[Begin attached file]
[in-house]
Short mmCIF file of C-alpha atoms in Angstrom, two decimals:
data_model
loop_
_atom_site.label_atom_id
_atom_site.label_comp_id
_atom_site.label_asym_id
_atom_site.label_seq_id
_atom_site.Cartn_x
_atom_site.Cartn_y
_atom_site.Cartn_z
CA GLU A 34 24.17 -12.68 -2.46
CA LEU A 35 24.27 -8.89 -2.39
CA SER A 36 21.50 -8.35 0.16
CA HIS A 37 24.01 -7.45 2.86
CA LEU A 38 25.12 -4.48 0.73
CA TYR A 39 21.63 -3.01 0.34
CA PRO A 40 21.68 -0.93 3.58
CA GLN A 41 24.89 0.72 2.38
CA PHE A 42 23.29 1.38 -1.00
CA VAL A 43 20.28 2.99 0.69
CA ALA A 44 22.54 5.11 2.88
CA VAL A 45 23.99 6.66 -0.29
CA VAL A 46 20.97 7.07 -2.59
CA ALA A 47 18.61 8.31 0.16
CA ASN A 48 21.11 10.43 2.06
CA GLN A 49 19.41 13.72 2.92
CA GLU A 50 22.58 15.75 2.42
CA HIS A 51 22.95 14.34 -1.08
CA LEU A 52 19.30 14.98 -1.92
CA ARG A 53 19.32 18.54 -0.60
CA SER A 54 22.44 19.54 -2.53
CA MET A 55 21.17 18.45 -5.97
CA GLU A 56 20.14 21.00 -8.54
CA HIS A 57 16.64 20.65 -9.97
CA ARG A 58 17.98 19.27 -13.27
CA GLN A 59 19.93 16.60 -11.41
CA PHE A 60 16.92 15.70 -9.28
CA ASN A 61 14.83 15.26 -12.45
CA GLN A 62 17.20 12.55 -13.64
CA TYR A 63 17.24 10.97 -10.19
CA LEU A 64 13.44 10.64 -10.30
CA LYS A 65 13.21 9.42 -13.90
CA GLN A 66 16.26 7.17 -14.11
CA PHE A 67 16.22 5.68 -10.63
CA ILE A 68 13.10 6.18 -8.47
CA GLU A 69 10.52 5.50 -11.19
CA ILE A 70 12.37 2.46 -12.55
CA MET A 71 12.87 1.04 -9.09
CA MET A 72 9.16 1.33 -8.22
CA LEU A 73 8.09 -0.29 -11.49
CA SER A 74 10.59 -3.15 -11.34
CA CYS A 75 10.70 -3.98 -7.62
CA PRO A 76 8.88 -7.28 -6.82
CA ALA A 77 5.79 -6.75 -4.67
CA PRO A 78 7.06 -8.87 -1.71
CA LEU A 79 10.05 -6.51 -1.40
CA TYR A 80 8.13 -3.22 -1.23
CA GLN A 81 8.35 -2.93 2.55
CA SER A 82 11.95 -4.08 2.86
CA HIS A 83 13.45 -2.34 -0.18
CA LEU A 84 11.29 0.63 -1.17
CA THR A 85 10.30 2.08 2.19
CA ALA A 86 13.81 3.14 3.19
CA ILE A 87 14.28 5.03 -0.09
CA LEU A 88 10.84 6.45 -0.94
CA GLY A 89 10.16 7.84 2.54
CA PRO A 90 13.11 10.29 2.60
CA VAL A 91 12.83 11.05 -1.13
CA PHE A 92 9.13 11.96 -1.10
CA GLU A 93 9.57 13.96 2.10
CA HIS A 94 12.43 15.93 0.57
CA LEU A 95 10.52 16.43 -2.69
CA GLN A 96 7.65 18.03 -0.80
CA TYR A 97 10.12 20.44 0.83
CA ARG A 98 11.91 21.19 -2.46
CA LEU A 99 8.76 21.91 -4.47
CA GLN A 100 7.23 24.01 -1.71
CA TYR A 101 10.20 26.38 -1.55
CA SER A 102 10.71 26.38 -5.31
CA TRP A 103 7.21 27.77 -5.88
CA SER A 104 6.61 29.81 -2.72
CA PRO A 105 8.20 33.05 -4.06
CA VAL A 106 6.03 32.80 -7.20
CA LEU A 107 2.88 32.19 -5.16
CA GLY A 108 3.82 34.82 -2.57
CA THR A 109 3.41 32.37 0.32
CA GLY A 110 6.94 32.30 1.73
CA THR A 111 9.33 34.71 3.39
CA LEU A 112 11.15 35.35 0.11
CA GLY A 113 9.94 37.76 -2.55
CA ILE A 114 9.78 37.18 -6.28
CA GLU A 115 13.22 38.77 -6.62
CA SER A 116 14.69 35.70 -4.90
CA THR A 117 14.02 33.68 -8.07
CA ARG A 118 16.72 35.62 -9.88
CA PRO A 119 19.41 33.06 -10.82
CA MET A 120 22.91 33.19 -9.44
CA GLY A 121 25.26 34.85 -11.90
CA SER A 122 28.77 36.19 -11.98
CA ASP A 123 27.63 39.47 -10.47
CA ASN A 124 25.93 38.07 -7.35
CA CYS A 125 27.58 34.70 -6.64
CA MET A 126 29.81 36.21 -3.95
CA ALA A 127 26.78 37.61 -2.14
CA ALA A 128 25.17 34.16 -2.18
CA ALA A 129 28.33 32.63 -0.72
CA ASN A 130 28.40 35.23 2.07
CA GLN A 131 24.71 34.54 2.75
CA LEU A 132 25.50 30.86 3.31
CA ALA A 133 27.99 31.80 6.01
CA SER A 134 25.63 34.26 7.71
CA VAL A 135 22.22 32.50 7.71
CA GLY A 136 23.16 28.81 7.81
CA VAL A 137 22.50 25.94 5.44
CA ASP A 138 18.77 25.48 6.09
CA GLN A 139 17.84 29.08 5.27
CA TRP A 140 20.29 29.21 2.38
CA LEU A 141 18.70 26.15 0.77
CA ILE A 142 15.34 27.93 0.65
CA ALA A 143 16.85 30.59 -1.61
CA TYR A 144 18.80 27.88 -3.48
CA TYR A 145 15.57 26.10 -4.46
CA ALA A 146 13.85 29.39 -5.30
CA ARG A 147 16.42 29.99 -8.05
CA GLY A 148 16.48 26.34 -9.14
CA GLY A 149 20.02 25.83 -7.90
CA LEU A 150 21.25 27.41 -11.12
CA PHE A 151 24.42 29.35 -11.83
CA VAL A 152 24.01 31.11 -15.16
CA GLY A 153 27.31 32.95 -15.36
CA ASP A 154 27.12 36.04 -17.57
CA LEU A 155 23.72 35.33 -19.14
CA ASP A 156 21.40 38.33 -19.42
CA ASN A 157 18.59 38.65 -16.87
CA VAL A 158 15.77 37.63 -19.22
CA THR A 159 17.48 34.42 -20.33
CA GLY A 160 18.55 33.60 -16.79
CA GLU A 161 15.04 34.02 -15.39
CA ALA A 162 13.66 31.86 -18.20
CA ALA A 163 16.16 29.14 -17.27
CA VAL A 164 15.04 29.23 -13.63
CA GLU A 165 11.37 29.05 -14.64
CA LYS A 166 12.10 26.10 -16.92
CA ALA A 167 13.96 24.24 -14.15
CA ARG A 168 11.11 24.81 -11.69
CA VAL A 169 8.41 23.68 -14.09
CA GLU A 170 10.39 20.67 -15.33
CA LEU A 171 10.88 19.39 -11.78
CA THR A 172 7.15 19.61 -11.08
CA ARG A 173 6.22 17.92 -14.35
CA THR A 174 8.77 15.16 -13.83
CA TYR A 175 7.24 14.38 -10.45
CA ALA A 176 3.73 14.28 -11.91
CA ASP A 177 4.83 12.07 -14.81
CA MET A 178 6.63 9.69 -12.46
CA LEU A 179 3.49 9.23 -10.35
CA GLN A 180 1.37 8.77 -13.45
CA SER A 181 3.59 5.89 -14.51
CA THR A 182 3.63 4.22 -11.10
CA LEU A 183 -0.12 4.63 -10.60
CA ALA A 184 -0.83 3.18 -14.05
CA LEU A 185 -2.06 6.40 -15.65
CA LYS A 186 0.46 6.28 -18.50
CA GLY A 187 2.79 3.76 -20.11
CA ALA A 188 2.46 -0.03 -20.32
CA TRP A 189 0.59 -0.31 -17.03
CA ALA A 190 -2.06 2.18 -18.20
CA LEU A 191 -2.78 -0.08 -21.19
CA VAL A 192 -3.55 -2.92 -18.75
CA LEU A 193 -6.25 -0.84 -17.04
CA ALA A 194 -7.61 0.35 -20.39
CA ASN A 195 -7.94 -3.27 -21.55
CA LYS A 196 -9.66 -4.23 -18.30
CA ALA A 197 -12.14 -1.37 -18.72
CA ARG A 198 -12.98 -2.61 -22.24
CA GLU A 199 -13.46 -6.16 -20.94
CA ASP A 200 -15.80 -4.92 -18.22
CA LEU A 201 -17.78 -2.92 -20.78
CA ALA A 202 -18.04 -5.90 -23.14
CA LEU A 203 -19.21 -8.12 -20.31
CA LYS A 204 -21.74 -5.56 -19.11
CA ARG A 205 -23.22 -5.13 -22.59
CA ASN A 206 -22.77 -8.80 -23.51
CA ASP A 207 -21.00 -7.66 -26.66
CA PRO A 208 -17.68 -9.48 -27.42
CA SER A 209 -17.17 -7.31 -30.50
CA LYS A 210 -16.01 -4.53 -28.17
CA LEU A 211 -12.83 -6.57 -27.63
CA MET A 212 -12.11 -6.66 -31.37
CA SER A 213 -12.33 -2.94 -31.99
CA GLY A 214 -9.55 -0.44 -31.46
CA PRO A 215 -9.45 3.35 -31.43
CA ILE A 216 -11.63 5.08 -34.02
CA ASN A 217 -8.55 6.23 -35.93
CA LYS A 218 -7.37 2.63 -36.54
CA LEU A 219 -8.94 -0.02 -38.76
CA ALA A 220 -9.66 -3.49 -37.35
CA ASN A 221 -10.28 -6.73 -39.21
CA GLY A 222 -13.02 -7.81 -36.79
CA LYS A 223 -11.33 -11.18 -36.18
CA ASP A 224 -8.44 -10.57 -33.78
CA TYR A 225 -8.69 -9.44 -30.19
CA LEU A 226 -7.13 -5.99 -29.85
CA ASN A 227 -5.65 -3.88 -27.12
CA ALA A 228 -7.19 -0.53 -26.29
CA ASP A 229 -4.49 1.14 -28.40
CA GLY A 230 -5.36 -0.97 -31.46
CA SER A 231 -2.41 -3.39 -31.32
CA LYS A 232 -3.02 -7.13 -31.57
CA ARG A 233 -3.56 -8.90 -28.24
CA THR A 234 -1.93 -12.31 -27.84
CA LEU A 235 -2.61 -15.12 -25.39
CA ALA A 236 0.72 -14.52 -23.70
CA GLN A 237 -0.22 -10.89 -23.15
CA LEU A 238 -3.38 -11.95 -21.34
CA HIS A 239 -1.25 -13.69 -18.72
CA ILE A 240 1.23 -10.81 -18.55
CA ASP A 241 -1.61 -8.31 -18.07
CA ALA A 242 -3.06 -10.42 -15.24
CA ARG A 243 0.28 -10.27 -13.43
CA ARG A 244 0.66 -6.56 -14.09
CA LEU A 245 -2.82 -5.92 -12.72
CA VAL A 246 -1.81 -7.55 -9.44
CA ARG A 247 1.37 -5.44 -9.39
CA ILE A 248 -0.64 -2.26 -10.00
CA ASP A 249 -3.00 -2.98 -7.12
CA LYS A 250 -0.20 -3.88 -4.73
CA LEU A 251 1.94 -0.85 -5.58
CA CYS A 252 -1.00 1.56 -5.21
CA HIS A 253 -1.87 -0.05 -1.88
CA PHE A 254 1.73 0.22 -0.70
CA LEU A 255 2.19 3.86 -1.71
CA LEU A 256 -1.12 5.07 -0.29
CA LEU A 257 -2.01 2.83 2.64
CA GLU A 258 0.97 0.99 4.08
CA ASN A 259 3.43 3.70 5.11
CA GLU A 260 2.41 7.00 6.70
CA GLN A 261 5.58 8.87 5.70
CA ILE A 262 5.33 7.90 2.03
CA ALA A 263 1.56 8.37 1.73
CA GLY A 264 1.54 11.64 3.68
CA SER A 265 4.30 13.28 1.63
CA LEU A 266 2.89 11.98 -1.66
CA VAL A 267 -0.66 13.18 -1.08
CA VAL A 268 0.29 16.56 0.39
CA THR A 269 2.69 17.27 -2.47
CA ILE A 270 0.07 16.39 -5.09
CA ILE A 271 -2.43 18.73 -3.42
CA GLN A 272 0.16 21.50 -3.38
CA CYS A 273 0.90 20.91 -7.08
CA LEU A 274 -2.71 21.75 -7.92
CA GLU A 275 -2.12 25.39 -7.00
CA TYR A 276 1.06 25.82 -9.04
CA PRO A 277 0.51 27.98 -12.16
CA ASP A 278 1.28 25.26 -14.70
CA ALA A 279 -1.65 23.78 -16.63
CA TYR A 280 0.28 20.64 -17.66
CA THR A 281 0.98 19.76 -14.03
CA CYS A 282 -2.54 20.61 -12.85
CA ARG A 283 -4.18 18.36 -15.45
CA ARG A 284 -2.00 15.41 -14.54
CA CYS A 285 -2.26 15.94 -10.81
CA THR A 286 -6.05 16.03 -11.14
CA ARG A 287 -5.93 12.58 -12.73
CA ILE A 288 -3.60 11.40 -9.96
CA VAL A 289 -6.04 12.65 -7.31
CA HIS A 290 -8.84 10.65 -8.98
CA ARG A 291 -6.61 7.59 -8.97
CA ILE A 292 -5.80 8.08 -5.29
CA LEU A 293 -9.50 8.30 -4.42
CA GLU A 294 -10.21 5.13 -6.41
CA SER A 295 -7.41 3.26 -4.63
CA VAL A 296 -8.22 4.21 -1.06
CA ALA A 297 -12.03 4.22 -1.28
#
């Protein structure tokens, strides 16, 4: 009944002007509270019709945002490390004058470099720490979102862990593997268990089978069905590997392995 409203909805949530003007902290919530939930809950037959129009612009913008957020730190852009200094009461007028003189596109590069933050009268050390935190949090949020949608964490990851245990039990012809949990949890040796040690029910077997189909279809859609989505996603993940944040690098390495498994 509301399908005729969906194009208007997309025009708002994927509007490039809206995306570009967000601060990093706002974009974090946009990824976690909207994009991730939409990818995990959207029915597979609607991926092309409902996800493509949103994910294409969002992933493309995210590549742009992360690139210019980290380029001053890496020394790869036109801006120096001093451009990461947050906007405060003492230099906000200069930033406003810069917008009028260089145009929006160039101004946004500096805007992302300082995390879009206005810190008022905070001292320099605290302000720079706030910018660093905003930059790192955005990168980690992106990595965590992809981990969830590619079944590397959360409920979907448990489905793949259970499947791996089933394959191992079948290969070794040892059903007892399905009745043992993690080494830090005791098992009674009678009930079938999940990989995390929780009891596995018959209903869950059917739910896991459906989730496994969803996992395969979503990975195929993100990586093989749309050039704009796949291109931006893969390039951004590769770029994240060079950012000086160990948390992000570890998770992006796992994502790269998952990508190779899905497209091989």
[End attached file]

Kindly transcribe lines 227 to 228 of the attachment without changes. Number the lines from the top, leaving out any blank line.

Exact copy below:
CA ASP A 249 -3.00 -2.98 -7.12
CA LYS A 250 -0.20 -3.88 -4.73